Repellents are the first and easiest thing that you can try if you have raccoons in your attic or chimney. Especially when a female raccoon is concerned about
having a safe place to raise her young, a harassing presence including any scent (predator urine is good, as is raccoon eviction fluid discussed below)
and noise (radio) might encourage her to leave the attic with her young.
That said, in general there are many long-standing old wives’ tales about animals and repellents, and there are many modern products sold meant to evict unwanted critters from property and homes, and most all of them are bogus. Some of the old-fashioned standards include naphthalene (moth balls), ammonia, bleach, and even human hair. The idea behind these repellents is that they simply create an unpleasant odor that raccoons don’t like, which encourages them to leave. In my years of experience as a wildlife removal professional, I’ve seen many of these tactics used in an attempt to evict raccoons. I’ve never seen them work, but that’s also because in the cases they do, I’m not called out. The problem is that an attic is large and well-ventilated, and the odor isn’t very strong. A raccoon will often just move to another, less offensive part of the attic.
Even in cases in which the odor is strong, it’s not enough incentive to make the animal leave. Once a raccoon has established a home in an attic, it takes more than a bad odor to make it leave, because it (or the babies) truly might not survive if it has to leave, so a little (or even very powerful) scent isn't going to do the trick – you wouldn’t abandon your home if someone spread some mothballs inside. This is a wild animal that needs to survive, and it will tolerate quite a bit in order to keep its home. That includes all of the current repellent and deterrent products sold.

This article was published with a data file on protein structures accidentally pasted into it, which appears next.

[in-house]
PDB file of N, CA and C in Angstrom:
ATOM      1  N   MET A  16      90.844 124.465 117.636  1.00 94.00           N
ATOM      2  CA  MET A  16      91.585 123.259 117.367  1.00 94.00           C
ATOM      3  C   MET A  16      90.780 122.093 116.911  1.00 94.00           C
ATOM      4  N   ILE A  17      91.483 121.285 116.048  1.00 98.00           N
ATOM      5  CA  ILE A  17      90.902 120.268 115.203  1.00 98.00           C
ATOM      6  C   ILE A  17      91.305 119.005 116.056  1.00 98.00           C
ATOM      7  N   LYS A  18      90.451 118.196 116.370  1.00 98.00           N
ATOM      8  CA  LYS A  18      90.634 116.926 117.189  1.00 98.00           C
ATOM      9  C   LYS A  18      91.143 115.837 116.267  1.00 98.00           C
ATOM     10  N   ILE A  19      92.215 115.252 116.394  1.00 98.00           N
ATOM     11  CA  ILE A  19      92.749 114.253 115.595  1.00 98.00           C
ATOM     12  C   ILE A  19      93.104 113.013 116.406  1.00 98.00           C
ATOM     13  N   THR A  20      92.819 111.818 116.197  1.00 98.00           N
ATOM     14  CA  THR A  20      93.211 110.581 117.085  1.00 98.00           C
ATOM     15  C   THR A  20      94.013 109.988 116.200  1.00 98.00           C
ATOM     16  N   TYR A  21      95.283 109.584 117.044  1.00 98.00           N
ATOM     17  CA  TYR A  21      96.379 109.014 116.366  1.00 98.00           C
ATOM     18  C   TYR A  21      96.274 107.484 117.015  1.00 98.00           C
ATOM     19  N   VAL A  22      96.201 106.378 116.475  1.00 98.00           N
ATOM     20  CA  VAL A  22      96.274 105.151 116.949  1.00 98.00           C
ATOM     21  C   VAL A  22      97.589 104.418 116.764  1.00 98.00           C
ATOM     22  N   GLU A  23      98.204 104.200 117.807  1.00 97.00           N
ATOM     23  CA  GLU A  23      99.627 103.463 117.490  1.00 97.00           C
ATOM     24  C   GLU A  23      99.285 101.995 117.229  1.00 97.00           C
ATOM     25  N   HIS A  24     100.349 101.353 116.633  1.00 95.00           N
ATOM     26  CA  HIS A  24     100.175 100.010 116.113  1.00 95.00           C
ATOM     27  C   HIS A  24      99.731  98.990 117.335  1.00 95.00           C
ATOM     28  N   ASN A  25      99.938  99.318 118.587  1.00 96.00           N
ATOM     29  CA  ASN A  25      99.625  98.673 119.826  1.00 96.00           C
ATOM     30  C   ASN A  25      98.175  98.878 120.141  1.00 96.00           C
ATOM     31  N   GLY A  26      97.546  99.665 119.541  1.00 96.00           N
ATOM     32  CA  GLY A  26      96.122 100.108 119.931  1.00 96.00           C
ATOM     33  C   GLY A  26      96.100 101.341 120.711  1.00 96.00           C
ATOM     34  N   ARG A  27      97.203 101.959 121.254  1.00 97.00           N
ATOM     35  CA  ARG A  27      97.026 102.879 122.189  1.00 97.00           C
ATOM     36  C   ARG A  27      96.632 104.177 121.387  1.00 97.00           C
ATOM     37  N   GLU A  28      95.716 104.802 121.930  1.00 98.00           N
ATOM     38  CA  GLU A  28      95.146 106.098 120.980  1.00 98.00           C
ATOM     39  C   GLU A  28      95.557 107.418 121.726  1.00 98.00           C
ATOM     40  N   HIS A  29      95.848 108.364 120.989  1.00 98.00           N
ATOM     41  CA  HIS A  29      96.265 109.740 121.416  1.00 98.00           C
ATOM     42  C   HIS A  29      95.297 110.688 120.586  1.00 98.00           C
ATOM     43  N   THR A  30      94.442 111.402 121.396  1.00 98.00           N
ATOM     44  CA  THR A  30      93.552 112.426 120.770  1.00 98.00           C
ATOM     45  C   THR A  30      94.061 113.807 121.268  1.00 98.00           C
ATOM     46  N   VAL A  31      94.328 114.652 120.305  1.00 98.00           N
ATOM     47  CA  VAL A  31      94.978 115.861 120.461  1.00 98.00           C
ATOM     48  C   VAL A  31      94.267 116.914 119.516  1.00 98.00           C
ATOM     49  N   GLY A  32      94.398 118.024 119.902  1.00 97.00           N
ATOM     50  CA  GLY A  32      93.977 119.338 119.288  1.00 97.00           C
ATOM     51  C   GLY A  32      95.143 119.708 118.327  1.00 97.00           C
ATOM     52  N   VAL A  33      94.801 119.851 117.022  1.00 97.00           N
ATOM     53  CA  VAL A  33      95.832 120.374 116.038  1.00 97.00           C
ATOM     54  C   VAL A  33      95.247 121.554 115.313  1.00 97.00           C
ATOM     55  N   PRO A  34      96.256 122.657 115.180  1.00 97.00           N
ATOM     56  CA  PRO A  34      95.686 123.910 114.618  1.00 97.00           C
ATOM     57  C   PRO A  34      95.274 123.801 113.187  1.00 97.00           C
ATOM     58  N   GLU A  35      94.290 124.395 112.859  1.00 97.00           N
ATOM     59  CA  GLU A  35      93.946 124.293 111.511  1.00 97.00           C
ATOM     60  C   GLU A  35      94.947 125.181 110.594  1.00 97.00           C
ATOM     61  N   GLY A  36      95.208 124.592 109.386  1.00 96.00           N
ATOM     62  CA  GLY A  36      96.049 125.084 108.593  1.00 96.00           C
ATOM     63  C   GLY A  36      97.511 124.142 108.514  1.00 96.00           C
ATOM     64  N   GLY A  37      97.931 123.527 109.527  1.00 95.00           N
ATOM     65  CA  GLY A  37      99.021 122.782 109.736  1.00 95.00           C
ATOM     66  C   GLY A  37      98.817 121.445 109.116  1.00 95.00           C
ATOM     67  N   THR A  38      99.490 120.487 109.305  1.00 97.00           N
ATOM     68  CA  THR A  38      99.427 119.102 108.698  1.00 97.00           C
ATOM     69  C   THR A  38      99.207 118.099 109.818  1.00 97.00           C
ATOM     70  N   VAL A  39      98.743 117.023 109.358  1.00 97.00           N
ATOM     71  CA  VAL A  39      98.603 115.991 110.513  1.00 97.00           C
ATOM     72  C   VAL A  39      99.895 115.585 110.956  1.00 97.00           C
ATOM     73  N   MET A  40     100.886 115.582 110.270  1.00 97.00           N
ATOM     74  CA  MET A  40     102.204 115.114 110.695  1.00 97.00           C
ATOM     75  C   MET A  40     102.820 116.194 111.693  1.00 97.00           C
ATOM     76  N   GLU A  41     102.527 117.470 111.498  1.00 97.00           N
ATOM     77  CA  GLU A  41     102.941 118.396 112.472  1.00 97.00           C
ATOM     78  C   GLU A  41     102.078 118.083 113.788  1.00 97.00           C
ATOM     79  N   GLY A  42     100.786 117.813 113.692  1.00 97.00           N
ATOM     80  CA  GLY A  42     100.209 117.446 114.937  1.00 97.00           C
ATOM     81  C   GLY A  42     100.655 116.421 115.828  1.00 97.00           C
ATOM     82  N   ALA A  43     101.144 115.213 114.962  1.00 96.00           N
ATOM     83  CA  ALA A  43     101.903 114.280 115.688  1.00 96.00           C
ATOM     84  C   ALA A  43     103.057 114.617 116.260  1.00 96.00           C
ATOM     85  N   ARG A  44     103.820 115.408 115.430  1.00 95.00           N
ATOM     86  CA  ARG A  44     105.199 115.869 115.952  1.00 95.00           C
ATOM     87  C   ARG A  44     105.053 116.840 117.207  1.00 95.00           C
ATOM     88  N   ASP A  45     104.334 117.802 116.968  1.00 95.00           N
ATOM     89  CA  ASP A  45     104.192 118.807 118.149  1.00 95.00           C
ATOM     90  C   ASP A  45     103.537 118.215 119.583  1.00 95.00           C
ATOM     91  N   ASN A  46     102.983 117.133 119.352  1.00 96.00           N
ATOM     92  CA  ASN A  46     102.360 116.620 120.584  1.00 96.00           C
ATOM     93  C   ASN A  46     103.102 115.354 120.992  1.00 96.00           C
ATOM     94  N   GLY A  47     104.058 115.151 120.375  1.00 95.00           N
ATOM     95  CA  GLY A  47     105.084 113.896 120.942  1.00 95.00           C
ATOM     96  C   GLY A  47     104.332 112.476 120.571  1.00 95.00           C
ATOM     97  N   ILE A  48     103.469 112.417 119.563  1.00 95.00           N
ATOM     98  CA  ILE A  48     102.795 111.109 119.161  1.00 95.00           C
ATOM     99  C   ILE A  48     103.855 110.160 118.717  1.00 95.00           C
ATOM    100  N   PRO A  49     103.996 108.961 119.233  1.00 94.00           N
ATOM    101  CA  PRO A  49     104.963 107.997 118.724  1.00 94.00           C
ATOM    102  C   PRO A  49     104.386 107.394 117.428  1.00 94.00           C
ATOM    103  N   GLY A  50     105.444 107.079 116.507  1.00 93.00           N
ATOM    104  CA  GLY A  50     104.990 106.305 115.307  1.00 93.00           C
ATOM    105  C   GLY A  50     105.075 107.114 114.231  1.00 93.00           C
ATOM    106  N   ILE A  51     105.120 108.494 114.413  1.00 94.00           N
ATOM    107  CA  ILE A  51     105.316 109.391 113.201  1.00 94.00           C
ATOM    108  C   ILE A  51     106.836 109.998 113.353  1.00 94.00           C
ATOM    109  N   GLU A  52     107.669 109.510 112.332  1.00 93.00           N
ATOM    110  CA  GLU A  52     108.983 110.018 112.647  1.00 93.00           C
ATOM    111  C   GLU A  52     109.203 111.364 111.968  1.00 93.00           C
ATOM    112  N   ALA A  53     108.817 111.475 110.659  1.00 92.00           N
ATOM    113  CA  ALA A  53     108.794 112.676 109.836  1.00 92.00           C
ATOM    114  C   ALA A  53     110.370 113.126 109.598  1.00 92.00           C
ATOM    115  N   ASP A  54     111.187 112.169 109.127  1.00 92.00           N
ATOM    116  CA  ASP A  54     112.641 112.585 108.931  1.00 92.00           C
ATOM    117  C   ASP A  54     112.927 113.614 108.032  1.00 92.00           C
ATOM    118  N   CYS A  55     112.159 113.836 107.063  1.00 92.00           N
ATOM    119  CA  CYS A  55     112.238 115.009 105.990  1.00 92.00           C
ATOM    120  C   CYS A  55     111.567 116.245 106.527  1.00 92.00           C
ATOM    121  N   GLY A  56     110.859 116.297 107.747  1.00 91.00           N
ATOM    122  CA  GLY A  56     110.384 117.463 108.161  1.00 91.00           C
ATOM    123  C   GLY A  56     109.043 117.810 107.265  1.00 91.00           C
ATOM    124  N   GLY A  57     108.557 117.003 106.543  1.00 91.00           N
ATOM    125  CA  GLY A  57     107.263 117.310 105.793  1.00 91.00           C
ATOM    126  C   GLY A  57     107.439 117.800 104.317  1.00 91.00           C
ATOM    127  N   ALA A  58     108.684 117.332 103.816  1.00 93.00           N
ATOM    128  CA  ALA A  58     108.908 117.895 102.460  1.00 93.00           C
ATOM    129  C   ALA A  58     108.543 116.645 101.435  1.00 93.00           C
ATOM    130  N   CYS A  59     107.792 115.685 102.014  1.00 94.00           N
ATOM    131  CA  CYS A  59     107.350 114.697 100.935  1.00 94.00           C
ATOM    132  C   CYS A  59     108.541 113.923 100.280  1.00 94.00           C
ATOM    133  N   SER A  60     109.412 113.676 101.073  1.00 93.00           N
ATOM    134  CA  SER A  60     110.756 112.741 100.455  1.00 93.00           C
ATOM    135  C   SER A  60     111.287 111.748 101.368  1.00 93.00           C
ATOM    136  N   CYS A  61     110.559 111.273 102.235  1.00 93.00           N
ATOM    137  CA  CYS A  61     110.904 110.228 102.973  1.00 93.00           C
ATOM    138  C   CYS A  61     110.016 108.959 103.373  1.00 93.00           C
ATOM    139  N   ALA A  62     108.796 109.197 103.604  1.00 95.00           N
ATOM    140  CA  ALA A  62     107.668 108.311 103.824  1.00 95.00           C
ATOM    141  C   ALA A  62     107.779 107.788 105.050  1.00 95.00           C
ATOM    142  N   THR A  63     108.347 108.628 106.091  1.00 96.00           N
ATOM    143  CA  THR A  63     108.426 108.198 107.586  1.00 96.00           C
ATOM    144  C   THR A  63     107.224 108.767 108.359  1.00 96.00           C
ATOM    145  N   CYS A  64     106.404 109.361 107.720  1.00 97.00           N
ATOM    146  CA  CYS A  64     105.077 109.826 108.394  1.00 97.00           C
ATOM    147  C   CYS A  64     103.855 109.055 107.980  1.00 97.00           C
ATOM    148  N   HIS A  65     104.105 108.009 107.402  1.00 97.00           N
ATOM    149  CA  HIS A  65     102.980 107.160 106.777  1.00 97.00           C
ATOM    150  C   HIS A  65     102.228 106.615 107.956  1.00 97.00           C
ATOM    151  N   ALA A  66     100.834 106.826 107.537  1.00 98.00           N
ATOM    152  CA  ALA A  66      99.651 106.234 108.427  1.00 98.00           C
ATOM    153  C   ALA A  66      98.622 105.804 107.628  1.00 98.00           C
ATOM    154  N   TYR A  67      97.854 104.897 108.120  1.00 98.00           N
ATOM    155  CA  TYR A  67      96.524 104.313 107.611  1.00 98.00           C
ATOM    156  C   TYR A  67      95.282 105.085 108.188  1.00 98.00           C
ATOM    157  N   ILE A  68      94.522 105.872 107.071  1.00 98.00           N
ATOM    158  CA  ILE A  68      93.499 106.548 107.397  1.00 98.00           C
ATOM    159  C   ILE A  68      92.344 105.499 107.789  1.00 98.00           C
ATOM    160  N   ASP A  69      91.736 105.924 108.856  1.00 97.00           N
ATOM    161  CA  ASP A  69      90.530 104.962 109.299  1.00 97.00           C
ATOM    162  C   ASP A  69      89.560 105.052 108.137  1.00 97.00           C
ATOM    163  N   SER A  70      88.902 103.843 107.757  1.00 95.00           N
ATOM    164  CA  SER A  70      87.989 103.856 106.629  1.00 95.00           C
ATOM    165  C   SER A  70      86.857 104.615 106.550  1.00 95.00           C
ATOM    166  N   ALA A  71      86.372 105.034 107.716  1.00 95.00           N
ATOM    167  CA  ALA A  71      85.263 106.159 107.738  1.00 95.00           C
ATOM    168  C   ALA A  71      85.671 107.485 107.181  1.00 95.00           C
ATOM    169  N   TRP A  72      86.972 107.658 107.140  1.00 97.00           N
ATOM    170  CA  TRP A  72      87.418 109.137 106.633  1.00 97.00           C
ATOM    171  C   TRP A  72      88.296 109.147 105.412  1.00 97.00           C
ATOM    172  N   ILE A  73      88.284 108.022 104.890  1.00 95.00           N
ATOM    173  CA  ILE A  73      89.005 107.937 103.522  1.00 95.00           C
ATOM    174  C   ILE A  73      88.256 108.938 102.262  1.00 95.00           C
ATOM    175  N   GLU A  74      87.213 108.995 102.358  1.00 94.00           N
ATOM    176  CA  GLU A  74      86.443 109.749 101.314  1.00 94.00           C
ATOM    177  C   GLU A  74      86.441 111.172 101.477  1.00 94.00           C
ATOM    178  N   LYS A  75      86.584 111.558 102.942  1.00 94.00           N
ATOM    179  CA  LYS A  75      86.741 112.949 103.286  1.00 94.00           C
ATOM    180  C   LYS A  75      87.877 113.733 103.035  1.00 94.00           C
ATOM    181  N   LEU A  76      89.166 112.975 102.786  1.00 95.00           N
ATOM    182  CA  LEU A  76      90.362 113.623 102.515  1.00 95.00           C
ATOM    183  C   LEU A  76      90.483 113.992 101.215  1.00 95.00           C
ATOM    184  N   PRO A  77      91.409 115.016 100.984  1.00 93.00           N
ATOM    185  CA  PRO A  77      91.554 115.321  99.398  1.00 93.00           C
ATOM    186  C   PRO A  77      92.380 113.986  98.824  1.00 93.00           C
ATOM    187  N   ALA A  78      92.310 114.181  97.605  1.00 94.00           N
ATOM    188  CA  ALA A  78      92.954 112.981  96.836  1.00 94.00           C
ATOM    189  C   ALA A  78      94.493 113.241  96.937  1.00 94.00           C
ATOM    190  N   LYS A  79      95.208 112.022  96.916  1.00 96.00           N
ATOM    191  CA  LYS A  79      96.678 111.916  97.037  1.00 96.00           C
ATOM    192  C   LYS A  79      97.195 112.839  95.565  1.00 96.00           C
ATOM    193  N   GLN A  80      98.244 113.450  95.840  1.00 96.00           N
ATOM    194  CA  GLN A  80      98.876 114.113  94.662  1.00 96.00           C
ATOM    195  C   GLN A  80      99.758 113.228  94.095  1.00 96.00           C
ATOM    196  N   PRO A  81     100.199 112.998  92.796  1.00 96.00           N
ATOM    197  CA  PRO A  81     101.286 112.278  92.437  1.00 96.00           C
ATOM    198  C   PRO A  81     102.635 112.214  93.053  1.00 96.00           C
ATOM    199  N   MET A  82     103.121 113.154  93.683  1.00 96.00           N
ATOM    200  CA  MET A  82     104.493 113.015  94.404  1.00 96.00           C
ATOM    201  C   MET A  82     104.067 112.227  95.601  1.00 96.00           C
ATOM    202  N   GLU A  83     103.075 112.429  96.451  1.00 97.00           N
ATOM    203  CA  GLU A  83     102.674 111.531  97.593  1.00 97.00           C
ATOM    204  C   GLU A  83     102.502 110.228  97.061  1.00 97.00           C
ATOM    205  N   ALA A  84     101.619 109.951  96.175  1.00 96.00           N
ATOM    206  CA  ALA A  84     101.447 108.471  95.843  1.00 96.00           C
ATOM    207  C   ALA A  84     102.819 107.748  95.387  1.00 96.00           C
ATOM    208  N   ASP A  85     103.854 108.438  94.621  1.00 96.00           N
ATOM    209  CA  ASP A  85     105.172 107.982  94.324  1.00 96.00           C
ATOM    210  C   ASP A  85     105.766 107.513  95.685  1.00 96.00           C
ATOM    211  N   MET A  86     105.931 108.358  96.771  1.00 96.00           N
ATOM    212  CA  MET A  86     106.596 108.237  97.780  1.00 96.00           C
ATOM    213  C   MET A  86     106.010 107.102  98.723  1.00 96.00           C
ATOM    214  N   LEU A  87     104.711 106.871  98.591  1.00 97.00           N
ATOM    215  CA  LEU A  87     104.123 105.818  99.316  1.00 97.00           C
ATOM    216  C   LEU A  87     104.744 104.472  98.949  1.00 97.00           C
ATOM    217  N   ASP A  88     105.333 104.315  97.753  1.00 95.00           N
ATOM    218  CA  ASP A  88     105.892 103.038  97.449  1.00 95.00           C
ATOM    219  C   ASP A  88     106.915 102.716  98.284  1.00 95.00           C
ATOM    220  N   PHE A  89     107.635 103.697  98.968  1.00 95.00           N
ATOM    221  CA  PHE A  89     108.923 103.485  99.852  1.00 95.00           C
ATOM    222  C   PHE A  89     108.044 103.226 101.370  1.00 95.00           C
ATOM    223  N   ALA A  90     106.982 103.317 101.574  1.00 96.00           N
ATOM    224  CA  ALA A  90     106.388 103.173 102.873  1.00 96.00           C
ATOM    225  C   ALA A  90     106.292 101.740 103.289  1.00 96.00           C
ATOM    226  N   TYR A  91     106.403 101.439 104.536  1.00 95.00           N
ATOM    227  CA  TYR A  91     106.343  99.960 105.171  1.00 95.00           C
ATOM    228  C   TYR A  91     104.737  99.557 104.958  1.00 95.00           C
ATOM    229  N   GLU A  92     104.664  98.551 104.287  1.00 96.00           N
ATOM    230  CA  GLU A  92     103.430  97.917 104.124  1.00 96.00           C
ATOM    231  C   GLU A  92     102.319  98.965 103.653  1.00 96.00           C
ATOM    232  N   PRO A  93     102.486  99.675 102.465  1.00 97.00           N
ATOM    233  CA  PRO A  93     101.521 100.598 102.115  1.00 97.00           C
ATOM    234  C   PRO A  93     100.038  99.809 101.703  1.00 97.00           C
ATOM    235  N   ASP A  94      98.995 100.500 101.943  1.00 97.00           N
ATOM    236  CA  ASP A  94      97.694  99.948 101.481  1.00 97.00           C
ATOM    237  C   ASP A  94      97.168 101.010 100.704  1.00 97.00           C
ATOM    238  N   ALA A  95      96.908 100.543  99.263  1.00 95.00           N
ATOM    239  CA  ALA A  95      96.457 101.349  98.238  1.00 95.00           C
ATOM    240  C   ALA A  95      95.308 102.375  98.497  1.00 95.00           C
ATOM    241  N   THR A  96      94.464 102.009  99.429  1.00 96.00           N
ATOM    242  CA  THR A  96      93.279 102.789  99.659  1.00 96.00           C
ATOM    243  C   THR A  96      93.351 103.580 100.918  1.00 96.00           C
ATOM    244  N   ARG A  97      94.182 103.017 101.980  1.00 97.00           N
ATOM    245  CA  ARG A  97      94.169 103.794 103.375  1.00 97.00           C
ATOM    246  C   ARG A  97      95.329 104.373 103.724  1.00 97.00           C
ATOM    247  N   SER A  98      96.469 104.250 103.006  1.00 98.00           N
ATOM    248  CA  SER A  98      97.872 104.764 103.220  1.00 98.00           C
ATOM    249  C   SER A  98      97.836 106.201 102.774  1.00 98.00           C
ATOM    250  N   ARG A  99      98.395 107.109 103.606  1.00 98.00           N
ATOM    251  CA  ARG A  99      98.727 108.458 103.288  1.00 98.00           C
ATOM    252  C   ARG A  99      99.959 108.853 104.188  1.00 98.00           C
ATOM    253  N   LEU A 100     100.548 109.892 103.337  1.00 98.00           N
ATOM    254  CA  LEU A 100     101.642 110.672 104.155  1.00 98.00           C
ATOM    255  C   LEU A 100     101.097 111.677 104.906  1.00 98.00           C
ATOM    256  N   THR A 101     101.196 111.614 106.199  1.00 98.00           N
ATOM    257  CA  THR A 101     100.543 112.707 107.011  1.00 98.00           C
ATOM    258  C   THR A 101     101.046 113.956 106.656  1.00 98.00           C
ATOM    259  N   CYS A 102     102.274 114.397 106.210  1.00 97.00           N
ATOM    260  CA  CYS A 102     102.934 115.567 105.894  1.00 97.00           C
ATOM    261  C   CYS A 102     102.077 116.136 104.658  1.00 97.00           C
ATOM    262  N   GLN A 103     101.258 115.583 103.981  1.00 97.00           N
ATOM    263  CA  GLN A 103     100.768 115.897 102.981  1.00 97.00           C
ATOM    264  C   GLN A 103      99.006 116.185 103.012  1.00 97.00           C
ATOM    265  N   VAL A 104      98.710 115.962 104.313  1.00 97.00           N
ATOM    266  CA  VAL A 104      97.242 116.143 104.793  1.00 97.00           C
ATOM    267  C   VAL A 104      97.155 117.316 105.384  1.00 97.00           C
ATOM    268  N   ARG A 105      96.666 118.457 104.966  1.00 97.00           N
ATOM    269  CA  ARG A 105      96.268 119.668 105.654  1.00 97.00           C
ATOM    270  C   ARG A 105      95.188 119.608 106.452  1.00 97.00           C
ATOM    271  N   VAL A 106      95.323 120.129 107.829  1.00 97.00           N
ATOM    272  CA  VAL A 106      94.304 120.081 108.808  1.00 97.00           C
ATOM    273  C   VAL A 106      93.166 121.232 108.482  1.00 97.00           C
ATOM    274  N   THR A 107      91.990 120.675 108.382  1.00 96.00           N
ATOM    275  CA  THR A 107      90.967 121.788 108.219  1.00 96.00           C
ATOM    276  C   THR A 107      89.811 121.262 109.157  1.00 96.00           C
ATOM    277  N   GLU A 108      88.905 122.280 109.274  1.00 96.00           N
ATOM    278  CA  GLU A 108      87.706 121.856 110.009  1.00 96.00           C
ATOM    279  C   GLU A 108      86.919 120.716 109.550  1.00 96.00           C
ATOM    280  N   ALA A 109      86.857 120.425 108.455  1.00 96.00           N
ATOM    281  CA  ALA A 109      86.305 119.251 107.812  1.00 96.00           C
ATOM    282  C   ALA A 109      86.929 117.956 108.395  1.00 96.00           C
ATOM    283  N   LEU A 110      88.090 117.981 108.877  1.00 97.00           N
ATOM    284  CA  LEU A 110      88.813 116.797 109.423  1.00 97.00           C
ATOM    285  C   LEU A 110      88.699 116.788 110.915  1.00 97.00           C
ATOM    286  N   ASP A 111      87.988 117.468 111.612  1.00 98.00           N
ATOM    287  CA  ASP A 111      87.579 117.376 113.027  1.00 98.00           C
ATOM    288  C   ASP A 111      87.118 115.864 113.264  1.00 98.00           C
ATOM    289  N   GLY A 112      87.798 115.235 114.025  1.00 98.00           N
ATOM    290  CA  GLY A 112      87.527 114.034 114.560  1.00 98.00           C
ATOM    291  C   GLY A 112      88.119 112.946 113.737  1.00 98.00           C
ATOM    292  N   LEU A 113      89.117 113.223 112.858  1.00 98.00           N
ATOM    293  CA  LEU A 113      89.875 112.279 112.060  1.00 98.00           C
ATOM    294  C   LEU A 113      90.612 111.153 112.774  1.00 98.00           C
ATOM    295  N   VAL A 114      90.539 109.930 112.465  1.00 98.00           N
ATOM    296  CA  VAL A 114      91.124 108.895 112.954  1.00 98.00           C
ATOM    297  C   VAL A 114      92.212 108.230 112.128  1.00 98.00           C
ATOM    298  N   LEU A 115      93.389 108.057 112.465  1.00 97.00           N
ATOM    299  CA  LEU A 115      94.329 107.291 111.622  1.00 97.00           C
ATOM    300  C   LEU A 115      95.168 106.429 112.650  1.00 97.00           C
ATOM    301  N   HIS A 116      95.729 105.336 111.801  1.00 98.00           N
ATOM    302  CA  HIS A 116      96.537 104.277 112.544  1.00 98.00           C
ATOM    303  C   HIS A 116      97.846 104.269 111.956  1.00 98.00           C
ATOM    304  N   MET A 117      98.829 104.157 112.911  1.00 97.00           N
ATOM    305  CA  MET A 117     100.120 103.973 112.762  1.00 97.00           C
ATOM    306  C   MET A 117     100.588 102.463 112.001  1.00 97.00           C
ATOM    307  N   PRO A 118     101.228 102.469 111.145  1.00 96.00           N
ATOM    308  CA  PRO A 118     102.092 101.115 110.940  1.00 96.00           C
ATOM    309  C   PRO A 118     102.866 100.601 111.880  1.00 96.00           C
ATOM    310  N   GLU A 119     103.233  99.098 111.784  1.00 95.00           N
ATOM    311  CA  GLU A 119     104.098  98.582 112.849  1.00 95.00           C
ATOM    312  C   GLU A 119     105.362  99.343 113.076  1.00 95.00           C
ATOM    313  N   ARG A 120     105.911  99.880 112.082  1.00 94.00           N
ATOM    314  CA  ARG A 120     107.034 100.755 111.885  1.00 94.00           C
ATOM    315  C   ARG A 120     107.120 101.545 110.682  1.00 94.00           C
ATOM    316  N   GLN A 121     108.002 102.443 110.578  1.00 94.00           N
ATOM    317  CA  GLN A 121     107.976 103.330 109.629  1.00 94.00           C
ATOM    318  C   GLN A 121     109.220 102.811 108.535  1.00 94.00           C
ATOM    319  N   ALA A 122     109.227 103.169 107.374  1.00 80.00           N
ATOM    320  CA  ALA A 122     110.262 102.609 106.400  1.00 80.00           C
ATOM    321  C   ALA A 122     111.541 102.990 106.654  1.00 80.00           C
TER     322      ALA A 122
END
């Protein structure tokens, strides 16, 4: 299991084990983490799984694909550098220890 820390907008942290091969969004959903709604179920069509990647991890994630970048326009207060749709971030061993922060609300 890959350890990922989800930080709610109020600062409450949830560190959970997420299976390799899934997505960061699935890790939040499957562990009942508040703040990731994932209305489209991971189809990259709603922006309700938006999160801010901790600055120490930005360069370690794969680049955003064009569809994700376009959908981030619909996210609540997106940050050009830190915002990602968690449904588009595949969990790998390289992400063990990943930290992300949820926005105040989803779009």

If you do an online search, you will find all sorts of raccoon repellants sold, many with confident money-back guarantees. Most of them are made of …mothballs. In fact, most animal repellents sold are made from either mothballs or coyote urine. I’ve been to many homes at which the homeowner has placed a great deal of mothballs in the attic – one had fifty pounds of mothballs! – and the raccoons didn’t care. They also don’t respond to coyote urine. Some people recommend the use of bright lights, strobing lights, or noises. The most common noise deterrents are regular radios and ultrasonic high-pitch sound emitting devices. Once again, I’ve seen both of these tactics used multiple times to no effect. In fact, the FTC has issued an official warning against the high-pitch noise machines, stating that they are 100% ineffective and fraudulent.
A product called raccoon eviction fluid sometimes works on a female with young. This fluid is from the glands and urine of an adult male raccoon. A male raccoon will kill any young not its own, so that the female goes back into heat. Thus, the scent of a male might convince the female to move away. This product is usually only available to trappers.
Read more about the only known effective repellent, raccoon eviction fluid.
It’d be nice if a simple product would solve the problem. That goes for any most any cheap and easy fix for a serious problem. The truth is that repellents rarely work. Go ahead and try every one of them if you’re not convinced, and then take care of the problem properly when you discover that cheap repellents and deterrents are pointless.
If you want to enlist the help of a professional, I believe that most of the wildlife control operators listed on this wildlife removal directory,
which includes listings for 450 US cities and towns, do a competent job. I've also compiled a list of good raccoon experts in several major US cities.
But before you hire anyone, be sure to read this guide and gain a good understanding of the matter at hand, and ask whoever you wish to hire the right questions, and be sure that they remove the baby raccoons as part of their wildlife control solution!
If you want to use a repellent for raccoons in the house, as stated, the eviction fluid will help in cases with young.
Wildlife Education - Information, Advice, and Techniques for the Safe Removal of Raccoons from Attics